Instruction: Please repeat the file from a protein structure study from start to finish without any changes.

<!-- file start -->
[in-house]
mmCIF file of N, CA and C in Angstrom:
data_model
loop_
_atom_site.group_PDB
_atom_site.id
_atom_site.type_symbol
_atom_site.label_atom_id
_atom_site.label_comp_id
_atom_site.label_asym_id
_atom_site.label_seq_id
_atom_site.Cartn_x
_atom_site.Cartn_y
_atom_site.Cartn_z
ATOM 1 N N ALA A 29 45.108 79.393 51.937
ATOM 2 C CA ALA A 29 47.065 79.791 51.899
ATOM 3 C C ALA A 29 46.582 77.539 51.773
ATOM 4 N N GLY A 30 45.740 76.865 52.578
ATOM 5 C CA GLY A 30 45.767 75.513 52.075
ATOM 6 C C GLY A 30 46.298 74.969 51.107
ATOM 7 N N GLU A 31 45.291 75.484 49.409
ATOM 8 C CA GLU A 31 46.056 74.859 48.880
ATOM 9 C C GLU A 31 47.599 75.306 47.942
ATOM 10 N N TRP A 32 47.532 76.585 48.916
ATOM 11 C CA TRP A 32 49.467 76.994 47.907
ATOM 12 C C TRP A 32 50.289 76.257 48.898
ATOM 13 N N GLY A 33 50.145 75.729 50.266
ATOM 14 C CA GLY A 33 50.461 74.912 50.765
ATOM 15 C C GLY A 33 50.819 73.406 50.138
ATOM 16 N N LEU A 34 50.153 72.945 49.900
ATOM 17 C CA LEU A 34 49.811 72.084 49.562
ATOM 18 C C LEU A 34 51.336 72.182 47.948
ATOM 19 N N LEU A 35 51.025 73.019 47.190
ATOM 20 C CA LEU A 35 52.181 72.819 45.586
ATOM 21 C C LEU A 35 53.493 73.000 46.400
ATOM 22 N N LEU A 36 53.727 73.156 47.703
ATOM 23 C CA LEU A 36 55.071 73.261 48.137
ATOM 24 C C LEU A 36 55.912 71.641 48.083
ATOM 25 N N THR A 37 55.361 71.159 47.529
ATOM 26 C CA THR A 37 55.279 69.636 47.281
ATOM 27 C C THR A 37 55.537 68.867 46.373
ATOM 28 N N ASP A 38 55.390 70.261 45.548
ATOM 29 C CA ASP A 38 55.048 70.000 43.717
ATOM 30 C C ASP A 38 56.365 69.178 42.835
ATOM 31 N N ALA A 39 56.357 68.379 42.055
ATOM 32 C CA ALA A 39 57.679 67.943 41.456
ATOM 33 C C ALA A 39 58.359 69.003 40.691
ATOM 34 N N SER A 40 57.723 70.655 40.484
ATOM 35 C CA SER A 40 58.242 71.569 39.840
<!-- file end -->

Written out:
[in-house]
mmCIF file of N, CA and C in Angstrom:
data_model
loop_
_atom_site.group_PDB
_atom_site.id
_atom_site.type_symbol
_atom_site.label_atom_id
_atom_site.label_comp_id
_atom_site.label_asym_id
_atom_site.label_seq_id
_atom_site.Cartn_x
_atom_site.Cartn_y
_atom_site.Cartn_z
ATOM 1 N N ALA A 29 45.108 79.393 51.937
ATOM 2 C CA ALA A 29 47.065 79.791 51.899
ATOM 3 C C ALA A 29 46.582 77.539 51.773
ATOM 4 N N GLY A 30 45.740 76.865 52.578
ATOM 5 C CA GLY A 30 45.767 75.513 52.075
ATOM 6 C C GLY A 30 46.298 74.969 51.107
ATOM 7 N N GLU A 31 45.291 75.484 49.409
ATOM 8 C CA GLU A 31 46.056 74.859 48.880
ATOM 9 C C GLU A 31 47.599 75.306 47.942
ATOM 10 N N TRP A 32 47.532 76.585 48.916
ATOM 11 C CA TRP A 32 49.467 76.994 47.907
ATOM 12 C C TRP A 32 50.289 76.257 48.898
ATOM 13 N N GLY A 33 50.145 75.729 50.266
ATOM 14 C CA GLY A 33 50.461 74.912 50.765
ATOM 15 C C GLY A 33 50.819 73.406 50.138
ATOM 16 N N LEU A 34 50.153 72.945 49.900
ATOM 17 C CA LEU A 34 49.811 72.084 49.562
ATOM 18 C C LEU A 34 51.336 72.182 47.948
ATOM 19 N N LEU A 35 51.025 73.019 47.190
ATOM 20 C CA LEU A 35 52.181 72.819 45.586
ATOM 21 C C LEU A 35 53.493 73.000 46.400
ATOM 22 N N LEU A 36 53.727 73.156 47.703
ATOM 23 C CA LEU A 36 55.071 73.261 48.137
ATOM 24 C C LEU A 36 55.912 71.641 48.083
ATOM 25 N N THR A 37 55.361 71.159 47.529
ATOM 26 C CA THR A 37 55.279 69.636 47.281
ATOM 27 C C THR A 37 55.537 68.867 46.373
ATOM 28 N N ASP A 38 55.390 70.261 45.548
ATOM 29 C CA ASP A 38 55.048 70.000 43.717
ATOM 30 C C ASP A 38 56.365 69.178 42.835
ATOM 31 N N ALA A 39 56.357 68.379 42.055
ATOM 32 C CA ALA A 39 57.679 67.943 41.456
ATOM 33 C C ALA A 39 58.359 69.003 40.691
ATOM 34 N N SER A 40 57.723 70.655 40.484
ATOM 35 C CA SER A 40 58.242 71.569 39.840